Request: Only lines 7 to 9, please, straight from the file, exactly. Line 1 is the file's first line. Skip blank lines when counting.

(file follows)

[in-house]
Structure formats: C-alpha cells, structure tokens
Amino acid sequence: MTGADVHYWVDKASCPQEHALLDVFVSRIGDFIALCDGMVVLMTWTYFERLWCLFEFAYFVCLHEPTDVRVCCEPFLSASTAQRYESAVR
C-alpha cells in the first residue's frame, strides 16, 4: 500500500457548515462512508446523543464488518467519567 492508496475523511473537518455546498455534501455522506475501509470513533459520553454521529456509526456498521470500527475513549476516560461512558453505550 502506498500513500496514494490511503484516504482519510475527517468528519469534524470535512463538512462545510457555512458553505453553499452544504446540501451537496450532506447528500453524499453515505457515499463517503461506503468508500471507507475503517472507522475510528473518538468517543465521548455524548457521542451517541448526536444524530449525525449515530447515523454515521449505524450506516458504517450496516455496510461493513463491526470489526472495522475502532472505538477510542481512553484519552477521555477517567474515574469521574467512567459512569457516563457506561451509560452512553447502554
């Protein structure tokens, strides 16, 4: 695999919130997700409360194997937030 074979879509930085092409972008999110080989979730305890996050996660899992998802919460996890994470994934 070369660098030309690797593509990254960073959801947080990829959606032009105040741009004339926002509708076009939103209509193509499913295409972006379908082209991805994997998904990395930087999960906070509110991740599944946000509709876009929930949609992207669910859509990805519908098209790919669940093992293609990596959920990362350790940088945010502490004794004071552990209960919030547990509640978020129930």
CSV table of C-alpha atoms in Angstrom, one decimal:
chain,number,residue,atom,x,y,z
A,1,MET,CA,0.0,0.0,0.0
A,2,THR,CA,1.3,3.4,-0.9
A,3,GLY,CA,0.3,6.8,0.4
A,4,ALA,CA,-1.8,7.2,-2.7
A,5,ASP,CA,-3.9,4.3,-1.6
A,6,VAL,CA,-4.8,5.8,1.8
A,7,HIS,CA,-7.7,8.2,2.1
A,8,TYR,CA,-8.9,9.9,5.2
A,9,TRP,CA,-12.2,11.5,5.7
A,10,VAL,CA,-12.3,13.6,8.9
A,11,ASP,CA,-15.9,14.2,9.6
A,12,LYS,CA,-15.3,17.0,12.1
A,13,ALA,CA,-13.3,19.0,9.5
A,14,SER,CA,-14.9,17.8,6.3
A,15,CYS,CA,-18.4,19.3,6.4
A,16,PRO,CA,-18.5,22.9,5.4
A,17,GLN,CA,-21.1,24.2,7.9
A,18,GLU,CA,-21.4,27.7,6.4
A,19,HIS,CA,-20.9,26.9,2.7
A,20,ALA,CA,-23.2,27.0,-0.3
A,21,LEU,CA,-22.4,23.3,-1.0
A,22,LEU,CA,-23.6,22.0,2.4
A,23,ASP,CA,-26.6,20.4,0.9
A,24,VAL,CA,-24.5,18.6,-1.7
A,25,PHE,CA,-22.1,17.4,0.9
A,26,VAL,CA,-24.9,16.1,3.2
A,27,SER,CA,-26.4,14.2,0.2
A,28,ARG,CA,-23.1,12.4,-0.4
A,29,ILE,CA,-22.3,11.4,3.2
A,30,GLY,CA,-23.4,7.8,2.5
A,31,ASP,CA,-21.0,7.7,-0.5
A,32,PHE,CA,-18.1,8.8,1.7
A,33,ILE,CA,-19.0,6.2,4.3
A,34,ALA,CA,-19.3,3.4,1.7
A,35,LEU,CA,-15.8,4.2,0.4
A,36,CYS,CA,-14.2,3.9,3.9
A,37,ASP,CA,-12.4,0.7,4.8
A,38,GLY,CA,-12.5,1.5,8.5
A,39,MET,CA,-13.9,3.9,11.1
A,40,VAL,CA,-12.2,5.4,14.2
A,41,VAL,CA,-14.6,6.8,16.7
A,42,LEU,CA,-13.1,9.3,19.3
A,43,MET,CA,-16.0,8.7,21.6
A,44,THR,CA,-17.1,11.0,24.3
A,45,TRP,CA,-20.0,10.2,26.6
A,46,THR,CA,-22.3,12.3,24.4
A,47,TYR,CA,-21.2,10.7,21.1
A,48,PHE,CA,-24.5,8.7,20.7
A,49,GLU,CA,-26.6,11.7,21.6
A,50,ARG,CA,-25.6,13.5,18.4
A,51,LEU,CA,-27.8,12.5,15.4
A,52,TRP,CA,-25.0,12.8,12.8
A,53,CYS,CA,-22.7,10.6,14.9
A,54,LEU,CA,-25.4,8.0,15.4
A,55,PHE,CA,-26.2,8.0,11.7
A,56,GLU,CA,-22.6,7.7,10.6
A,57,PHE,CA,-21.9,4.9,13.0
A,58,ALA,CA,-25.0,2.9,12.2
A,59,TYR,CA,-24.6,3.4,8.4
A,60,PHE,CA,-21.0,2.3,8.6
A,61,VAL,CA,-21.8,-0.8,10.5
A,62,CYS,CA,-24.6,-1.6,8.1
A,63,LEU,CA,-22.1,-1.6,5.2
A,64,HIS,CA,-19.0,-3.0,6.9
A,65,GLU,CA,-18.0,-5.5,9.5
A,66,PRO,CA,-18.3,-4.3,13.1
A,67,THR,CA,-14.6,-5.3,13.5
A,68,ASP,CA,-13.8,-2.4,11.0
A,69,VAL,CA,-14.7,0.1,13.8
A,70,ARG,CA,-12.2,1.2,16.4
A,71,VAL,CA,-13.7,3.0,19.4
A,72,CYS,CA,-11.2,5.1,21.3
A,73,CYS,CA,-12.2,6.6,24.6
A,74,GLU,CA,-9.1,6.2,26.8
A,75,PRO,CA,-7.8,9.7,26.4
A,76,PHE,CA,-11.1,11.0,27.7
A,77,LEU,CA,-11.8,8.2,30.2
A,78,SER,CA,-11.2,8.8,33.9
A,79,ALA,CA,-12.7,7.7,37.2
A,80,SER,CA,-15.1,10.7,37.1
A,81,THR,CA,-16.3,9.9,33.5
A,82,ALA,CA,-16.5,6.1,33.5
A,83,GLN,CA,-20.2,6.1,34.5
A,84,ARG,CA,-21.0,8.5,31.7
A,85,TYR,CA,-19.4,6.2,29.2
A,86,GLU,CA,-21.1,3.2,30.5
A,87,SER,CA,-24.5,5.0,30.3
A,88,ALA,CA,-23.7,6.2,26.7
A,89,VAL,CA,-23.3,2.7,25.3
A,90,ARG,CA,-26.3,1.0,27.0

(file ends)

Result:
chain,number,residue,atom,x,y,z
A,1,MET,CA,0.0,0.0,0.0
A,2,THR,CA,1.3,3.4,-0.9